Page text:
Who pollutes more : women or menWomen pollute less than men.

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litteacher8's profile pic

litteacher8 | High School Teacher | (Level 3) Distinguished Educator

Posted on

From a purely sexist standpoint, there is the stereotype that men drive big cars. They might have gas guzzling trucks. Women, on the other hand, do tend to drive more I would think, and many drive SUVs and minivans, both of which are natorious for low gas milage.
lrwilliams's profile pic

lrwilliams | College Teacher | (Level 1) Educator

Posted on

I don't know if there are any stastical studies that can answer this question for you. However I would guess that men probably cause more pollution than do women. I think women are probably more aware of the problems caused by pollution and are more willing to try to take steps to prevent it.

amy-lepore's profile pic

amy-lepore | High School Teacher | (Level 1) Educator Emeritus

Posted on

I don't think you can just assume that women pollute less than men.  While it is true that men like their toys--my husband builds Jeeps in the garage and loves his 4-wheeling time--but with the careers of female racers like Danica Patrick, that may change.  I know lots of women who are not environmentally careful, who drive huge SVU's, and who might throw a hamburger wrapper out the window if they thought noone was looking.  There are also lots of women in the construction field, as well. 

drmonica's profile pic

drmonica | (Level 2) Associate Educator

Posted on

I'm curious to know whether there are any statistics to support the claim that women pollute less. Regardless, most industries that contribute to pollution are in the manufacturing and construction sector. Those industries are led primarily by men, so based on that assertion, I think it's fair to estimate that men pollute more than women.

pohnpei397's profile pic

pohnpei397 | College Teacher | (Level 3) Distinguished Educator

Posted on

At least in the US, that might very well be true.  Men in the US are much more fascinated by their cars and are more interested in having trucks and things that use a lot of gas.  Men also use video game consoles more.  But I would think that all the make up that women use might contribute something since it's petroleum based, isn't it?

nusratfarah's profile pic

nusratfarah | (Level 1) Valedictorian

Posted on

Actually it is difficult to answer specifically. It varies on the basis of individual characteristics. The surroundings and habitual features affect this matter.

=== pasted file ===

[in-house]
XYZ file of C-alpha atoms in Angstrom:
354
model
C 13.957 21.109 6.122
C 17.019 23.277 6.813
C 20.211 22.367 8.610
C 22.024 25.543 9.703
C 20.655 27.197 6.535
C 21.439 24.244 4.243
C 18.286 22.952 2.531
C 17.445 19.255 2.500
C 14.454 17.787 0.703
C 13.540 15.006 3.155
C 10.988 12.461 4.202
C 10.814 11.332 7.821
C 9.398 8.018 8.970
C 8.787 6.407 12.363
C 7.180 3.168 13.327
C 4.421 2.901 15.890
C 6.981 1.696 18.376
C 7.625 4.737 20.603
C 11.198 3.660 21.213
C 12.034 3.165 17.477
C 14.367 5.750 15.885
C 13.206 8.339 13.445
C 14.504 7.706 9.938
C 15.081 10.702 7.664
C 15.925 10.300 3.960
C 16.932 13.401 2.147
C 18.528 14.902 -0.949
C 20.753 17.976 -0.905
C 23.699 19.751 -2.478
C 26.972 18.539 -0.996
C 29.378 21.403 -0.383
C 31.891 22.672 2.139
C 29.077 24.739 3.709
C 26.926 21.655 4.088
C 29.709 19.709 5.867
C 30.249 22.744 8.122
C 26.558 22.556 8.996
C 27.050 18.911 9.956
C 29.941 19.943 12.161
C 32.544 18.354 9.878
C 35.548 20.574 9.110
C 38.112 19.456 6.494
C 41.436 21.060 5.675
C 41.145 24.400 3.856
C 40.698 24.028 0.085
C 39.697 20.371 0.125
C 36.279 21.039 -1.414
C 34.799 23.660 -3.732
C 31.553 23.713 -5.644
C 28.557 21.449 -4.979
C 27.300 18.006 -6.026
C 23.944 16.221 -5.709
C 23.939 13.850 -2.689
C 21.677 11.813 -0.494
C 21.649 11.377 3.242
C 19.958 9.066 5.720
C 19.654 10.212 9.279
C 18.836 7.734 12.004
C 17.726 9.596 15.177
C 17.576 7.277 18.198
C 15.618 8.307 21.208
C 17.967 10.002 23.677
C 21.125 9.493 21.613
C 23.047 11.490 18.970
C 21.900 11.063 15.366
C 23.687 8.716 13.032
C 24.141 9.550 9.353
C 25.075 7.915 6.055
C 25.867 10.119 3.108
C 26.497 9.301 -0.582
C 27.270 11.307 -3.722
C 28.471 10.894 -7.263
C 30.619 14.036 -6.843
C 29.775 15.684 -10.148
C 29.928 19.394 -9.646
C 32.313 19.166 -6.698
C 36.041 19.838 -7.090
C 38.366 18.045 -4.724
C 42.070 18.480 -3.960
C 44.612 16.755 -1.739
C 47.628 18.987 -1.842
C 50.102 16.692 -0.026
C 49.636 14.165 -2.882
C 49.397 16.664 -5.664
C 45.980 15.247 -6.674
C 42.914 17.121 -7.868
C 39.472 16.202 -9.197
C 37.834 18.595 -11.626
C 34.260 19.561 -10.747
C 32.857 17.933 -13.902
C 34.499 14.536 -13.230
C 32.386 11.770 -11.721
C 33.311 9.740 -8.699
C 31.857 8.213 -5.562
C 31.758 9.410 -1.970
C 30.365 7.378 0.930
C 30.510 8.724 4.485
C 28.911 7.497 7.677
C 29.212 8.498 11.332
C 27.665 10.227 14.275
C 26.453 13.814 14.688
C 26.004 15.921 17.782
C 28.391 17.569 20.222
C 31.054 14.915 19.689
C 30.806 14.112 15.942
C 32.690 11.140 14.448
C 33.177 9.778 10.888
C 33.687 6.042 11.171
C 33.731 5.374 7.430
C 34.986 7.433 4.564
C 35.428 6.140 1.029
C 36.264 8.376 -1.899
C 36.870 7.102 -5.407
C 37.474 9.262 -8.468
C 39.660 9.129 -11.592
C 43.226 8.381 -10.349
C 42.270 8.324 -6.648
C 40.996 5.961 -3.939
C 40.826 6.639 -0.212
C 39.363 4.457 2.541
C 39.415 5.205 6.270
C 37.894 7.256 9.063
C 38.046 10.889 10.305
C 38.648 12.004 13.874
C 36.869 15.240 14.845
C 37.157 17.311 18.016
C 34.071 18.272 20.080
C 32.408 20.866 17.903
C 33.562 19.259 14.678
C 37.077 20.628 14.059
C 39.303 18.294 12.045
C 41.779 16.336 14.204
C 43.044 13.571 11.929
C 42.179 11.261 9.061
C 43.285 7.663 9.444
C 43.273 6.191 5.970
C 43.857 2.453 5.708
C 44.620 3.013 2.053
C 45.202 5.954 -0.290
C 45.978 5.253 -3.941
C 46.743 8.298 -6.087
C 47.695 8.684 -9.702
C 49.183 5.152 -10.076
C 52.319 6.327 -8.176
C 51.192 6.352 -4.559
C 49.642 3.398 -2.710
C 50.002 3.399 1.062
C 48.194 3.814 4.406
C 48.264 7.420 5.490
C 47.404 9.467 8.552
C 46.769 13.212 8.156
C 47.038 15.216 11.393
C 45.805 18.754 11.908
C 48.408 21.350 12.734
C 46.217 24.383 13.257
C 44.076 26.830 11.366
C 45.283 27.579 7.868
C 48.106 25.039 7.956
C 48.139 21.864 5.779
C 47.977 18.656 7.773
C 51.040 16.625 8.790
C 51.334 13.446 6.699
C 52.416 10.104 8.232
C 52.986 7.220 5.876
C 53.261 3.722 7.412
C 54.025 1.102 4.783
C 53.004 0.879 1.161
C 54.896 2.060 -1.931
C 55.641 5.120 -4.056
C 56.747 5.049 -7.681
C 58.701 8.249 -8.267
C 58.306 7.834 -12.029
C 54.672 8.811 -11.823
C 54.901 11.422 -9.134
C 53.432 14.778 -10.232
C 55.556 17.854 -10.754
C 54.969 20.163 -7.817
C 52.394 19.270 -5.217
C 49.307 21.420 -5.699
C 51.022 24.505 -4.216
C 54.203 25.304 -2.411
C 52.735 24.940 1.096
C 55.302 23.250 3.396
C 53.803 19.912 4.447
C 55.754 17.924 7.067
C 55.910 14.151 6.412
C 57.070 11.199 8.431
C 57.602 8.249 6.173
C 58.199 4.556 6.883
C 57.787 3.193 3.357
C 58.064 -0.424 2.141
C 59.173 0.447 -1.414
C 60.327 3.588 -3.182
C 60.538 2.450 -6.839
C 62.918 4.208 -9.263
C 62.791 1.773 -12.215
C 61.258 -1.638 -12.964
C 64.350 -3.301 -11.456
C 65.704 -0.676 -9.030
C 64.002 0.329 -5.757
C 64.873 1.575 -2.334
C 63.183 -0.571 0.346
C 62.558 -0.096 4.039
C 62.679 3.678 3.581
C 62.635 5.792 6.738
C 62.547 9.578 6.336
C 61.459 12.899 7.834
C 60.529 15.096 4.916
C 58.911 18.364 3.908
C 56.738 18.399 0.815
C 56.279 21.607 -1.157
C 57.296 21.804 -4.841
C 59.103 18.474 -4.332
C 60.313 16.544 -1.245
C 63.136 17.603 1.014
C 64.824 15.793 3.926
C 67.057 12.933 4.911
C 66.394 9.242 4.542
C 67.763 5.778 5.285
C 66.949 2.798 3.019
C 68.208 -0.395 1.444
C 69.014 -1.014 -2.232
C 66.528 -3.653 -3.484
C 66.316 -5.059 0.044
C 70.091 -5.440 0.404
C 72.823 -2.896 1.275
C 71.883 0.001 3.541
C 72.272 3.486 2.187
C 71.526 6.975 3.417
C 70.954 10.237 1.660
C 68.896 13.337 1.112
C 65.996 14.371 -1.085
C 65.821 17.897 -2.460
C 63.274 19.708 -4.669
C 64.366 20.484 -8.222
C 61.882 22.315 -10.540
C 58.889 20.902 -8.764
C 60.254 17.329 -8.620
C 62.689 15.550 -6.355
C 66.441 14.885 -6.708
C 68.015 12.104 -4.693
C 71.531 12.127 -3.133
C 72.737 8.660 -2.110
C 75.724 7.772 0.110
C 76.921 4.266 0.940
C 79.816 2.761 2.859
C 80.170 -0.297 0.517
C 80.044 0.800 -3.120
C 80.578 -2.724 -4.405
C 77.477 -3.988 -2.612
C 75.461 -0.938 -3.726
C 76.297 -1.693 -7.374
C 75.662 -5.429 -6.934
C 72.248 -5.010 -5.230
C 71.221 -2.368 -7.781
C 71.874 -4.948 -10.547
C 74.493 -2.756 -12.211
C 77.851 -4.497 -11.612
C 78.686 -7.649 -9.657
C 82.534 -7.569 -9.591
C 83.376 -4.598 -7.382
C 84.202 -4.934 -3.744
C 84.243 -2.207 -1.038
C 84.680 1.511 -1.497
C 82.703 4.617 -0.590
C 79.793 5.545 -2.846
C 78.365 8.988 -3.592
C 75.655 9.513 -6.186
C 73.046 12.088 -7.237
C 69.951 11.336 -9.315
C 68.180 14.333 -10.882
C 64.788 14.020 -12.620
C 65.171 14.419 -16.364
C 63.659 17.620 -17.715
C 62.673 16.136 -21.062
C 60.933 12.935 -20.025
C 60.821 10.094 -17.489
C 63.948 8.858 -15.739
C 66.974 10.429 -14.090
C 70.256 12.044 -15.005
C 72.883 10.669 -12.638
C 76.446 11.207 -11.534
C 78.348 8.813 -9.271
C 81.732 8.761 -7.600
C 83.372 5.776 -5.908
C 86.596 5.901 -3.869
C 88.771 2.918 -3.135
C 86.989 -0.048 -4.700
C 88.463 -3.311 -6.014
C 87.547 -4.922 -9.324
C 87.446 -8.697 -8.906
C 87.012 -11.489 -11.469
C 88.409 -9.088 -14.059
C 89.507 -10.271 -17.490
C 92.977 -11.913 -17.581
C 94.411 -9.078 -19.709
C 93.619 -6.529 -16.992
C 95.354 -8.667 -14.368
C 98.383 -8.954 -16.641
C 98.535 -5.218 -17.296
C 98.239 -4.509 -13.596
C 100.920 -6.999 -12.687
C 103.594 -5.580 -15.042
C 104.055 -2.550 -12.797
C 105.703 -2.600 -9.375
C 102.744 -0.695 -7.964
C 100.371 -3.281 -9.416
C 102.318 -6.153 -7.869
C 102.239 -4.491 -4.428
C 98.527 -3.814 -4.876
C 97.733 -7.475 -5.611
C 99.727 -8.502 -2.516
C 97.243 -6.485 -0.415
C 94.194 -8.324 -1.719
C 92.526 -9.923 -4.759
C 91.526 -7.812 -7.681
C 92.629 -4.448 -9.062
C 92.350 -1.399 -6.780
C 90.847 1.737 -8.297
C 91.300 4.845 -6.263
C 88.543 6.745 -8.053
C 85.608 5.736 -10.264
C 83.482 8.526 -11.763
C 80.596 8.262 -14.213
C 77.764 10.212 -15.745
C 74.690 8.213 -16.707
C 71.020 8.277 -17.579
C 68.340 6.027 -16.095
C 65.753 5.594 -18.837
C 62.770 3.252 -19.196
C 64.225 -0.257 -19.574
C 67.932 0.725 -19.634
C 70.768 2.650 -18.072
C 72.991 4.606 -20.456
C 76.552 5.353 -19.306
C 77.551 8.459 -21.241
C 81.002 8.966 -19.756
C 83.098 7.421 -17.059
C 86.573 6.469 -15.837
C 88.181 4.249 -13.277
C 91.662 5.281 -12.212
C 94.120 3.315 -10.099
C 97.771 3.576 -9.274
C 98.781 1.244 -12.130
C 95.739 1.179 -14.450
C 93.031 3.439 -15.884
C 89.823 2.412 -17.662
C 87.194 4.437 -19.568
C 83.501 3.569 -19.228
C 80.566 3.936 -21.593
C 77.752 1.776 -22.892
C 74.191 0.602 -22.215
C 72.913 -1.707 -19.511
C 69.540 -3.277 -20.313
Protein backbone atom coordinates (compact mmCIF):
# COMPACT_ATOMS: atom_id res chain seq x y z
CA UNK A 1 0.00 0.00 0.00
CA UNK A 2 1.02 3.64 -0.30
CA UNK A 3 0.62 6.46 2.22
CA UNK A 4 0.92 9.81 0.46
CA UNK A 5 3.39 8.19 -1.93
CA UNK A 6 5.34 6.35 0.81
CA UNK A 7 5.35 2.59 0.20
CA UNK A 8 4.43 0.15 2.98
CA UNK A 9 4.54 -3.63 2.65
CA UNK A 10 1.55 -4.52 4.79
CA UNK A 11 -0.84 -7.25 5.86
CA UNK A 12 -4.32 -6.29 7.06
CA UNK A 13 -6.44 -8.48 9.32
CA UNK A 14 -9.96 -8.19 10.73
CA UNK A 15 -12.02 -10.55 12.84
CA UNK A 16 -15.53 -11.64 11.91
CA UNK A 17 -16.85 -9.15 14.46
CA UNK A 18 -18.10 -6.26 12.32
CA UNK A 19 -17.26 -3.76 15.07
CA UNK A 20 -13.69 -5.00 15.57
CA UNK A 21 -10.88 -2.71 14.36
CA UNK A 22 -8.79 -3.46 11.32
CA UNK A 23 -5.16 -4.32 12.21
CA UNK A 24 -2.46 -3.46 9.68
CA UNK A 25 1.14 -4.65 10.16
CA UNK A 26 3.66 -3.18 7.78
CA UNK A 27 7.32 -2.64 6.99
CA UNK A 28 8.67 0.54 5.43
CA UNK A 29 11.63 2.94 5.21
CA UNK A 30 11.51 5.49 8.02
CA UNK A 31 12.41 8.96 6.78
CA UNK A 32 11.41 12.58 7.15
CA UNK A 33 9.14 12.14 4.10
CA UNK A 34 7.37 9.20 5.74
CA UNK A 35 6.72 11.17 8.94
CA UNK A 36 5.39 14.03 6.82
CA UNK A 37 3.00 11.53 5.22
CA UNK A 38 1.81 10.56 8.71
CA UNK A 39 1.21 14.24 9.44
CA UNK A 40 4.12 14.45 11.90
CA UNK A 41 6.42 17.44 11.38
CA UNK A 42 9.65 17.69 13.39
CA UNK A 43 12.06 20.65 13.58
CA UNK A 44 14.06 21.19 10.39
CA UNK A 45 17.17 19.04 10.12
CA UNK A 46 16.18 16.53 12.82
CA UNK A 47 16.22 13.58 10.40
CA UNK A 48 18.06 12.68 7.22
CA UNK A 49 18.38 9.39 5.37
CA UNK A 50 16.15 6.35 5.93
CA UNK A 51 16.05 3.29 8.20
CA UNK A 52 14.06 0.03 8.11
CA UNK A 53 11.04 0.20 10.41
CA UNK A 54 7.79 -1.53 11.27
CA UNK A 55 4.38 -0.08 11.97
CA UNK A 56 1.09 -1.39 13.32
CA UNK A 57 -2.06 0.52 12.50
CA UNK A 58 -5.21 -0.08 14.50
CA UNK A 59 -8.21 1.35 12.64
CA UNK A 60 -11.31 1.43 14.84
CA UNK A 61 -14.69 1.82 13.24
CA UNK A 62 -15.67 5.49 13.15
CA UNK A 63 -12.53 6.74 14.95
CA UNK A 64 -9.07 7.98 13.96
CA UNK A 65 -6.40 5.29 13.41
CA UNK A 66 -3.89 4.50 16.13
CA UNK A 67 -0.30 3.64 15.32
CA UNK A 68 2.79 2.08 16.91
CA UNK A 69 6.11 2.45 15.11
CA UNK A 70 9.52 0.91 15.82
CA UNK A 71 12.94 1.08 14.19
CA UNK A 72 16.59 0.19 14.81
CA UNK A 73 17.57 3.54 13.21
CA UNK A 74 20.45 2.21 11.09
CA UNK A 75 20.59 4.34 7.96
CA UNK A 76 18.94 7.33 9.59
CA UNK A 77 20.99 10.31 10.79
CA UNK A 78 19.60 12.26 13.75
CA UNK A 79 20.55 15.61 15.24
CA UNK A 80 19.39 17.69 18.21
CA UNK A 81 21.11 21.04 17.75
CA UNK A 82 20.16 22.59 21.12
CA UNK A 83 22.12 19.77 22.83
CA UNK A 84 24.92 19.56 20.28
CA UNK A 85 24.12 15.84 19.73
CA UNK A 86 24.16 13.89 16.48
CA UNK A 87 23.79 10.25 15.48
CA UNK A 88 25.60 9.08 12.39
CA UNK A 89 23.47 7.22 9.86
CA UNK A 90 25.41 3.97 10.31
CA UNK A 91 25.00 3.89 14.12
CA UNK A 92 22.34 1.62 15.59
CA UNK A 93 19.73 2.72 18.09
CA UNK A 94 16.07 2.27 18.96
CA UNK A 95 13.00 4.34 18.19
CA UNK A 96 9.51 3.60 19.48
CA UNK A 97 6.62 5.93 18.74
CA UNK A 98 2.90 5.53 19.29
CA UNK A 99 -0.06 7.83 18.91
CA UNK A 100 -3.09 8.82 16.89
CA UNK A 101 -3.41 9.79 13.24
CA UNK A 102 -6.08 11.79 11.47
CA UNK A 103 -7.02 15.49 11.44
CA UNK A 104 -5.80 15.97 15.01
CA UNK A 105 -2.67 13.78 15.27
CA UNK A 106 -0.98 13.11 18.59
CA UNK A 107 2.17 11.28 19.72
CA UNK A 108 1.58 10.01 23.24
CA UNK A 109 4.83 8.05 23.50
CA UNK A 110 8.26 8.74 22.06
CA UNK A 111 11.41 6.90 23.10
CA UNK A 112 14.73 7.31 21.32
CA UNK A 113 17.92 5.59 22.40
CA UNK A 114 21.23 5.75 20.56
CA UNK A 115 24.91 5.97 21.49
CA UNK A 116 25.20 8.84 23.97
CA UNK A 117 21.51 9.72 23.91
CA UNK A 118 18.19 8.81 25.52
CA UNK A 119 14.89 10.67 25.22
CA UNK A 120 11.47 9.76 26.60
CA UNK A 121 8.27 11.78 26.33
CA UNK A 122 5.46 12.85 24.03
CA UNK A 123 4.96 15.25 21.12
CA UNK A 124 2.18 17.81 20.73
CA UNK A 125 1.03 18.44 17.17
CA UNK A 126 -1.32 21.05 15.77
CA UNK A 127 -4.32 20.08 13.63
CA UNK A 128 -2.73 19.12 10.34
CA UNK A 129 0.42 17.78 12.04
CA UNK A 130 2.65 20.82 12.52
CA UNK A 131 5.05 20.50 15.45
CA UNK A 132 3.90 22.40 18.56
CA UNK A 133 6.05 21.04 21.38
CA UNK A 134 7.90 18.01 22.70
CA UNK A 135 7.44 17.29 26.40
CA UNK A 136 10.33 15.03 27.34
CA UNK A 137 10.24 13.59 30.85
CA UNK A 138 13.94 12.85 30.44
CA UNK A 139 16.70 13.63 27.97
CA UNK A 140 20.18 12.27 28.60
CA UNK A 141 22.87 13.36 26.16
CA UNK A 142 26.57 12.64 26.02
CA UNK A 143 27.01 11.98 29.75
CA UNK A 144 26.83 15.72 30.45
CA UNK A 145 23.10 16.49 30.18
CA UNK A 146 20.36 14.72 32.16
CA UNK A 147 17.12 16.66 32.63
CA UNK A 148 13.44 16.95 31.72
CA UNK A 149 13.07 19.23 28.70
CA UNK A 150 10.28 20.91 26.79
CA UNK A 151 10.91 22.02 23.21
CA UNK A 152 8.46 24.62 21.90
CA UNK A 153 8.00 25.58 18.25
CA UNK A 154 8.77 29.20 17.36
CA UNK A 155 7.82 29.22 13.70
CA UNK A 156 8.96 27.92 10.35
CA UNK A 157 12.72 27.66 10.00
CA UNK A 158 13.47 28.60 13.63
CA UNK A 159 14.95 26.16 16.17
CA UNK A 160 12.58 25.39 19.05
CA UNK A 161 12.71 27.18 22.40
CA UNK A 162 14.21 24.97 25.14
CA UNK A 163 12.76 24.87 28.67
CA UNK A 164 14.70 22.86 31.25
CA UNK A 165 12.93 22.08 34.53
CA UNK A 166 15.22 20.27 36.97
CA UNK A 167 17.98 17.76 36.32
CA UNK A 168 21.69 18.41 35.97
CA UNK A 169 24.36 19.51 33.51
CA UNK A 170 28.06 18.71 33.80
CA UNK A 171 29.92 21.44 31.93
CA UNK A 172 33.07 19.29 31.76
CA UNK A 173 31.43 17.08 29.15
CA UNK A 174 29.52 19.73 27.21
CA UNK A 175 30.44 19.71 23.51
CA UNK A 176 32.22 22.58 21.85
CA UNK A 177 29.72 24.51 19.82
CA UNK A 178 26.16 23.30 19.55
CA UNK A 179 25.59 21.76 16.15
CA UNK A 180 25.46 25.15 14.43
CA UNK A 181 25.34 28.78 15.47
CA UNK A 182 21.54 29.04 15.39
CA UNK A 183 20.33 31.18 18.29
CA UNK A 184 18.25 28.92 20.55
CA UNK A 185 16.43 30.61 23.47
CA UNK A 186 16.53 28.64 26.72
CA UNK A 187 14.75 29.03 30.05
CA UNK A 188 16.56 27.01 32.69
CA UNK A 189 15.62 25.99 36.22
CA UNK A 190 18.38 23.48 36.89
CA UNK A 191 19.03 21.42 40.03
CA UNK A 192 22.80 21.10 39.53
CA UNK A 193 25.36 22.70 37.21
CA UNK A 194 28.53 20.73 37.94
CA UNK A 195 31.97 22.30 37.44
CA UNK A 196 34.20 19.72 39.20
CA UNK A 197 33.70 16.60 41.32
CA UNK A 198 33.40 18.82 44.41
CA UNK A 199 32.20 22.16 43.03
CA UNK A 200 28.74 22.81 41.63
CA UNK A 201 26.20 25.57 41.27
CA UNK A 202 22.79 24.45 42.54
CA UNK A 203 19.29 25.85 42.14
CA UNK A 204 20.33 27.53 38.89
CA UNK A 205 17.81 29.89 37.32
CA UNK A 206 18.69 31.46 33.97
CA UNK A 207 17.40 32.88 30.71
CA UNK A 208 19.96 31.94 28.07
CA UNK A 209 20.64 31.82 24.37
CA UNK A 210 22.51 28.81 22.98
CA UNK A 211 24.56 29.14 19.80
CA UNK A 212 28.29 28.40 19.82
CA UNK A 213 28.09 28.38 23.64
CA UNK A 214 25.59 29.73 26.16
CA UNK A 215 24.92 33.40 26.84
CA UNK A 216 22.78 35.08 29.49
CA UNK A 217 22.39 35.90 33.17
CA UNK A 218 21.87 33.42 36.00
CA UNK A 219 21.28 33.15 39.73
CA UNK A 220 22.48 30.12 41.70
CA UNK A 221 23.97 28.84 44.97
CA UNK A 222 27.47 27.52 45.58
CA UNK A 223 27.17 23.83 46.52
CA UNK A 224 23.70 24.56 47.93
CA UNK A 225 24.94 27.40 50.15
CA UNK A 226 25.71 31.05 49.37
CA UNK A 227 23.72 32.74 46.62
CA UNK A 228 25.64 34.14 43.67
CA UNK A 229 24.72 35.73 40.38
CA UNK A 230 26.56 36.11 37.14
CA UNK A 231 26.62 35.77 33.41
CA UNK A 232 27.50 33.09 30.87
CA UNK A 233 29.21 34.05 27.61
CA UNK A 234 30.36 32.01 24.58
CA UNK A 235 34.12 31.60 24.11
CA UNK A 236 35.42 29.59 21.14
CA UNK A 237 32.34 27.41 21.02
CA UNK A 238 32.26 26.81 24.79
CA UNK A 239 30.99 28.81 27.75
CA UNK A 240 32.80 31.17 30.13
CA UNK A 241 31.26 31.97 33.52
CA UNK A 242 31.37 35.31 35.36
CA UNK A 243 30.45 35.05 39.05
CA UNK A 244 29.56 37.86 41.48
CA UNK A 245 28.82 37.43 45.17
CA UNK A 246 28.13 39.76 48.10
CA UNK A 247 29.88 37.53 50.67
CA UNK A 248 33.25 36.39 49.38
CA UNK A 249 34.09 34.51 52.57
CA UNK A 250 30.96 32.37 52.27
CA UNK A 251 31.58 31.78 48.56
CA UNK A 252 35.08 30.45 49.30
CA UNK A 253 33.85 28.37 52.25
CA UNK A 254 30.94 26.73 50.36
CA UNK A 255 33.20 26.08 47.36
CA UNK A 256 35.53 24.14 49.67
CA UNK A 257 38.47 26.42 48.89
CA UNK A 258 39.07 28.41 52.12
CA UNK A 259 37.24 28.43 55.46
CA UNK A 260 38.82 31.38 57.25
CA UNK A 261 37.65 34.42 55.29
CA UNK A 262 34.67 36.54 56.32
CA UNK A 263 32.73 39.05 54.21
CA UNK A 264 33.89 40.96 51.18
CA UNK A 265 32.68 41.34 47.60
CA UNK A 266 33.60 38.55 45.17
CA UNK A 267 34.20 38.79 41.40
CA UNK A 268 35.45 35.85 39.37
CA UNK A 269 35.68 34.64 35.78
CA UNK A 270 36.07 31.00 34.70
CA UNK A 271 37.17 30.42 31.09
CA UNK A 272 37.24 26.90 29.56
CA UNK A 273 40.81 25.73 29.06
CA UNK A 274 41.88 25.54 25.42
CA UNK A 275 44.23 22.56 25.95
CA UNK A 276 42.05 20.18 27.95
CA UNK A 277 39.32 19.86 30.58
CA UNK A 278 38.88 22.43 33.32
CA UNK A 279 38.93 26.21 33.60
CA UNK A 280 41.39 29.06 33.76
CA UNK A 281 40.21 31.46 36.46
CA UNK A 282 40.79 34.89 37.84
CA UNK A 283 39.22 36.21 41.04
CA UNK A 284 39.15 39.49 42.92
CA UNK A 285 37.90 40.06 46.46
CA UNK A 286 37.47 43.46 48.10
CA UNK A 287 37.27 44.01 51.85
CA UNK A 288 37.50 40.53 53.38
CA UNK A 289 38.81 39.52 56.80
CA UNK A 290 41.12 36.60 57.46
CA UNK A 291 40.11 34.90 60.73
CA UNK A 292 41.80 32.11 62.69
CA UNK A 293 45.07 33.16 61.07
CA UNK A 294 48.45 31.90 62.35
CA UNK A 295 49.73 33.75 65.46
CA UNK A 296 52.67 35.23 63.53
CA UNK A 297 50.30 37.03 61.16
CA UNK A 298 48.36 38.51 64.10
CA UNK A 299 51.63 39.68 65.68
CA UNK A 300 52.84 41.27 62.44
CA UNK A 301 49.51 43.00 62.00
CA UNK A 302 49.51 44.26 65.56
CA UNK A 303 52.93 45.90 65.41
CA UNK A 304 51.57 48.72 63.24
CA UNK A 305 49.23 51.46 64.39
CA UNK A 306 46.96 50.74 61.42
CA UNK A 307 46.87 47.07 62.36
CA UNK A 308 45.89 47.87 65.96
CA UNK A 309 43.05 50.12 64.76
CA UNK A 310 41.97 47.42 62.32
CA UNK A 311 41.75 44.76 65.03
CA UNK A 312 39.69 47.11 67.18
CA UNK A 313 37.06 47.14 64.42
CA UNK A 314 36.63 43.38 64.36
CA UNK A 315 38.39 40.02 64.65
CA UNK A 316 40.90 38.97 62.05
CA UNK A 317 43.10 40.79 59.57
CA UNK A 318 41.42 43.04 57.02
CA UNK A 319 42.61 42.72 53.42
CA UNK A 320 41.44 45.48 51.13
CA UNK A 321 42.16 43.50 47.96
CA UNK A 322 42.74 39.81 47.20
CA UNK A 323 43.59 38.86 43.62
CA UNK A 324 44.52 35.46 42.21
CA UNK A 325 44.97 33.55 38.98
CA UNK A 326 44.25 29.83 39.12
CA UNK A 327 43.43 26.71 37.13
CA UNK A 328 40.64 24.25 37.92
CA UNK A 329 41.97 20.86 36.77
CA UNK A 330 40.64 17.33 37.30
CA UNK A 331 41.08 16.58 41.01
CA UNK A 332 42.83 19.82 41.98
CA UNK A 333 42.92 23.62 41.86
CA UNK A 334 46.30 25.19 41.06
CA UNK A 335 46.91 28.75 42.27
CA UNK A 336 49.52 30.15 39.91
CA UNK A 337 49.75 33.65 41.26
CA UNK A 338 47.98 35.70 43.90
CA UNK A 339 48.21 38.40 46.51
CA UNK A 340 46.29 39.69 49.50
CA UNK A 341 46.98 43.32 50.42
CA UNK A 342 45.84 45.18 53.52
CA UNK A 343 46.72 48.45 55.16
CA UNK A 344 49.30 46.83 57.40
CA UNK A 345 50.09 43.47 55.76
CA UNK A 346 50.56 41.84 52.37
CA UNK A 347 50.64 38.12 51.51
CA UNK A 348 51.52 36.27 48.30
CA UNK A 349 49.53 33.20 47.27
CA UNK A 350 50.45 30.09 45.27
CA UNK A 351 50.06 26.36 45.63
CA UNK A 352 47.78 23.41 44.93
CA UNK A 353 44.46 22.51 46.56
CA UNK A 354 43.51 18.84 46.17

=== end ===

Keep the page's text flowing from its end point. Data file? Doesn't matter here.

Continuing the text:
krishna-agrawala's profile pic

krishna-agrawala | College Teacher | (Level 3) Valedictorian

Posted on

I do not have any statistical data to compare pollution that may be attributable to men and women separately, and therefore i cannot take sides one way or the other. However I think the assertion in post #4 for holding men more responsible for industrial pollution, just because there are more men working in industries. The blame for industrial pollution should fall more on the users of the products made by the industries than on the people employed by them.

Also, I think lives of men and women are closely interlinked and any effort to blame one or the other of the two sexes more for pollution is going to divert energies and efforts from serious work to limit and reduce pollution.

amitparmar's profile pic

amitparmar | Student, Undergraduate | (Level 3) eNoter

Posted on

Men pollute in huge mass than women.Regardless, construction sector developed by a man always.but a man controls it by developing new techniqes also.
giorgiana1976's profile pic

giorgiana1976 | College Teacher | (Level 3) Valedictorian

Posted on

Women, more careful to environmental issues but also to their own silhouette, pollute less than men, according to a UN report on "Women, population and climate.

In industrialized countries, women often tend to buy clean products and recycle waste, according to United Nations Fund for Population  (UNFPA), which cites the conclusions of a study made by the Organization for Economic Cooperation and Development (OECD), in 2008.

Studies on this topic are still rare, mentions UNFPA, and "virtual" conducts may be the result of chronic social and economic inequalities, which would prevent women to benefit from the development of their country.

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